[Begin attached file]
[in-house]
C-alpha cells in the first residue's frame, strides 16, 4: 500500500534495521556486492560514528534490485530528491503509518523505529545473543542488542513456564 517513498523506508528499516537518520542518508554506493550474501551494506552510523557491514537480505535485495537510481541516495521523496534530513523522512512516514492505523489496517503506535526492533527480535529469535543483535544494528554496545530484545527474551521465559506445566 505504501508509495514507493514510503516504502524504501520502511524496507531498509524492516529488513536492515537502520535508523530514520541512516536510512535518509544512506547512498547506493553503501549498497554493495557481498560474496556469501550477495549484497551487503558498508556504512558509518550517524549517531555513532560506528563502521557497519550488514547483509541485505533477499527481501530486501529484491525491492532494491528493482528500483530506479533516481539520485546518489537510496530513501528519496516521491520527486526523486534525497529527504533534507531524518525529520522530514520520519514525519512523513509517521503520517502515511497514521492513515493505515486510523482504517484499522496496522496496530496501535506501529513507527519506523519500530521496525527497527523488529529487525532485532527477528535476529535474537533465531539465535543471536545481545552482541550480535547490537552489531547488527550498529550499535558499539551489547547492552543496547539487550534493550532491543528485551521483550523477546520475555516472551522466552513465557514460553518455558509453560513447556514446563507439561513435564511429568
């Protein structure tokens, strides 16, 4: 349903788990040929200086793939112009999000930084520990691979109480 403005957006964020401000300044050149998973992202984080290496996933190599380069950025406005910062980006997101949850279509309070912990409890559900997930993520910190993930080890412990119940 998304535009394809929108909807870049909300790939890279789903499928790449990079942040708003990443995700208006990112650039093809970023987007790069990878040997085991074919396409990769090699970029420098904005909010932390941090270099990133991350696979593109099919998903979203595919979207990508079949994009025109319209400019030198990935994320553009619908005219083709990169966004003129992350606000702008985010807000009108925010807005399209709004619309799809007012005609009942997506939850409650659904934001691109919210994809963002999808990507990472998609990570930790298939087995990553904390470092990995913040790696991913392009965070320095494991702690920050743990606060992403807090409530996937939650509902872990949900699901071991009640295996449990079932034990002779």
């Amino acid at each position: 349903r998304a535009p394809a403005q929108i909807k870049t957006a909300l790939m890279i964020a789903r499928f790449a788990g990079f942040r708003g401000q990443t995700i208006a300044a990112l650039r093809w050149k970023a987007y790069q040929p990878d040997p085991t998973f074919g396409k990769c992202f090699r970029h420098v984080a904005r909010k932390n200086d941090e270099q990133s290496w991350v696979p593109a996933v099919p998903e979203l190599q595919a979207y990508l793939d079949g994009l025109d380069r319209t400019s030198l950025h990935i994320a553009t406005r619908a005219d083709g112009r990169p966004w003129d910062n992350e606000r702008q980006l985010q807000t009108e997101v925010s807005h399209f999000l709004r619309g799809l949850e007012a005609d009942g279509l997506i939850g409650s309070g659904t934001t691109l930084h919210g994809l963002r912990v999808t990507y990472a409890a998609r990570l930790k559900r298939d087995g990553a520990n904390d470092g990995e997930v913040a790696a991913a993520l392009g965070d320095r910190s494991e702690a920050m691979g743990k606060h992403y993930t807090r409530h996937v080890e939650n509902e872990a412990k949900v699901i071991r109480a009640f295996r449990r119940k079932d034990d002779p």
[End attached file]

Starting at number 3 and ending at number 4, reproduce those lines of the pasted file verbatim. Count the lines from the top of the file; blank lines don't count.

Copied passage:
């Protein structure tokens, strides 16, 4: 349903788990040929200086793939112009999000930084520990691979109480 403005957006964020401000300044050149998973992202984080290496996933190599380069950025406005910062980006997101949850279509309070912990409890559900997930993520910190993930080890412990119940 998304535009394809929108909807870049909300790939890279789903499928790449990079942040708003990443995700208006990112650039093809970023987007790069990878040997085991074919396409990769090699970029420098904005909010932390941090270099990133991350696979593109099919998903979203595919979207990508079949994009025109319209400019030198990935994320553009619908005219083709990169966004003129992350606000702008985010807000009108925010807005399209709004619309799809007012005609009942997506939850409650659904934001691109919210994809963002999808990507990472998609990570930790298939087995990553904390470092990995913040790696991913392009965070320095494991702690920050743990606060992403807090409530996937939650509902872990949900699901071991009640295996449990079932034990002779």
């Amino acid at each position: 349903r998304a535009p394809a403005q929108i909807k870049t957006a909300l790939m890279i964020a789903r499928f790449a788990g990079f942040r708003g401000q990443t995700i208006a300044a990112l650039r093809w050149k970023a987007y790069q040929p990878d040997p085991t998973f074919g396409k990769c992202f090699r970029h420098v984080a904005r909010k932390n200086d941090e270099q990133s290496w991350v696979p593109a996933v099919p998903e979203l190599q595919a979207y990508l793939d079949g994009l025109d380069r319209t400019s030198l950025h990935i994320a553009t406005r619908a005219d083709g112009r990169p966004w003129d910062n992350e606000r702008q980006l985010q807000t009108e997101v925010s807005h399209f999000l709004r619309g799809l949850e007012a005609d009942g279509l997506i939850g409650s309070g659904t934001t691109l930084h919210g994809l963002r912990v999808t990507y990472a409890a998609r990570l930790k559900r298939d087995g990553a520990n904390d470092g990995e997930v913040a790696a991913a993520l392009g965070d320095r910190s494991e702690a920050m691979g743990k606060h992403y993930t807090r409530h996937v080890e939650n509902e872990a412990k949900v699901i071991r109480a009640f295996r449990r119940k079932d034990d002779p």